Dec 1, 2008

The following is not directed at loyal Merle Wayne Sneed readers, who are too smart to fall for the lure of easy credit. Perhaps it is the financial meltdown or maybe the job losses, but it seems to me that I'm hearing more and more of the debt counseling companies advertising on the radio. You know, the ones who know the "secrets that the credit card companies don't want you to know about?" First thing is, that if you are looking to get out of paying your credit card bills, you are stealing from people who lent you money. Since credit card companies are mostly predatory snakes, they have some of it coming, but you still owe them money and you should pay if you can, not blow them off. Secondly, there are no "secret programs". Think about this. If you are current on your credit cards, what incentive would the companies have to give you any kind of break? None. What these companies do is "counsel" you to stop paying your bills. Once the credit card company thinks you aren't going to pay them, they are more flexible in their terms. But make no mistake, this will ruin your credit and you will pay these guys a hefty fee for their service. Pretty much the only company that is on the up and up is Consumer Credit Counseling Services. They will structure a plan that lets you get some relief from rates and fees, while structuring a plan to let you repay what you owe. Should there be a nuclear war, all that will survive are cockroaches and hucksters. My sympathies to the cockroaches. Things in this blog represented to be fact, may or may not actually be true. The writer is frequently wrong, sometimes just full of it, but always judgmental and cranky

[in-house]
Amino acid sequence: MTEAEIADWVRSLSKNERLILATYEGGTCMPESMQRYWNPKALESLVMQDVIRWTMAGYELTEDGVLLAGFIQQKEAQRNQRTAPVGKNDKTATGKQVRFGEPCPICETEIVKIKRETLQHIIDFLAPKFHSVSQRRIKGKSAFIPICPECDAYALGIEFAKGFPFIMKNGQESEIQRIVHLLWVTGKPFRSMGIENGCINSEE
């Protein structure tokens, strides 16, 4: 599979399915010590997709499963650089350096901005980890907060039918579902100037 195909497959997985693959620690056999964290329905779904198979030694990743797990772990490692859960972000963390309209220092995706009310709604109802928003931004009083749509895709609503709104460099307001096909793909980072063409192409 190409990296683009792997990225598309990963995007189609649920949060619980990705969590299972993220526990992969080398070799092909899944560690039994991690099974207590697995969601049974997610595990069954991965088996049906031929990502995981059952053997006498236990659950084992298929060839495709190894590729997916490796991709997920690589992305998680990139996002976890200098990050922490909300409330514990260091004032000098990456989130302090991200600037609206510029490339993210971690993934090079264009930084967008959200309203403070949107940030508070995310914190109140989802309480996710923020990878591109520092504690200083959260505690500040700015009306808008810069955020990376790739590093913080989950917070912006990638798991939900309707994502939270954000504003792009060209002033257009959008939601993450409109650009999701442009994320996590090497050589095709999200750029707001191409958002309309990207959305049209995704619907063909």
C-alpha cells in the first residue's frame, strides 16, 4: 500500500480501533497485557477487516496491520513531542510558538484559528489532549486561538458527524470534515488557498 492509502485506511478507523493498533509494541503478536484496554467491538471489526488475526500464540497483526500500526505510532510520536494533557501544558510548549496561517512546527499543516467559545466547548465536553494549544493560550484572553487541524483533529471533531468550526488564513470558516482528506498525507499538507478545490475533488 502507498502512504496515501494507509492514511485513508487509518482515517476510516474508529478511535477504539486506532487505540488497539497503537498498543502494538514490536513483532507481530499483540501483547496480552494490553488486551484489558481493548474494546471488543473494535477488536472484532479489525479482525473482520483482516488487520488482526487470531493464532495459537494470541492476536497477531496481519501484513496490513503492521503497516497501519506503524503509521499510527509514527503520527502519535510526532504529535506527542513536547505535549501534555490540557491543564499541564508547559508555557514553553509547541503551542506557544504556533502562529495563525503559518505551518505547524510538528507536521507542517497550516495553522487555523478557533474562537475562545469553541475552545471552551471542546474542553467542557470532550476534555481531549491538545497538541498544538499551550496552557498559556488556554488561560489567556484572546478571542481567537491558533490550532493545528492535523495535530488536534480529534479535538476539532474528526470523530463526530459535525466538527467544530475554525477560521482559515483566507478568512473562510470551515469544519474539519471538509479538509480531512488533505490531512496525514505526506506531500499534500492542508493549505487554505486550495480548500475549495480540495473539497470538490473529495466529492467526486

9 comments:

Anonymous said...

I used CCCS once and it (litterally) saved my life.

Anonymous said...

...but it didn't teach me to spell. I meant "literally."

Annie Ha said...

Even CCCS brings down your score... damned algorithms!

Megan said...

CCCS also restricts your ability to borrow more. Um, naturally...

Kurt said...

I've never carried a credit card debt. The interest rate is too high.

Squirrel said...

I've been reading about the depression of 1893 --people never learn that overextending is dangerous, do they?

I've owned 4 new cars in my life, and never ever had a car payment. I just spent the last decade putting money aside for a new car and by March or April I should just have enough. Yes there are people who tell me to just buy a car and pay the payments, because cars are important status symbols to them.
I just want reliable transport and no monthly payments. Dealers are always shocked when you buy a car outright, they try to talk you into financing it.

bella rum said...

We were very young and had just received our first credit card. We couldn't wait to use it. We stopped to get gas. When we handed the old, snaggle toothed man who filled the tank our card, he leaned his head in the window and said, "I'm gonna give you some free advice kids. This thing here is like a cancer. If you're not real careful, it's gonna eat at you for the rest of your life."

This is advice I've repeated many times, always giving the old man credit. No pun intended.

tut-tut said...

We are down to one credit card, which we rarely use. But my phone rings every day, with recorded messages on the other end, advising me that whoever it is can get me out of credit card debt.

Steve said...

I have just one credit card, which I pay off every month. My friends think I'm crazy.

Some people do legitimately need credit counseling (like my friends!) but you're right -- they need to seek out a reputable counselor and CCCS is a good place to start. It may be a matter of paying more here and less there and prioritizing debts, rather than simply not paying them.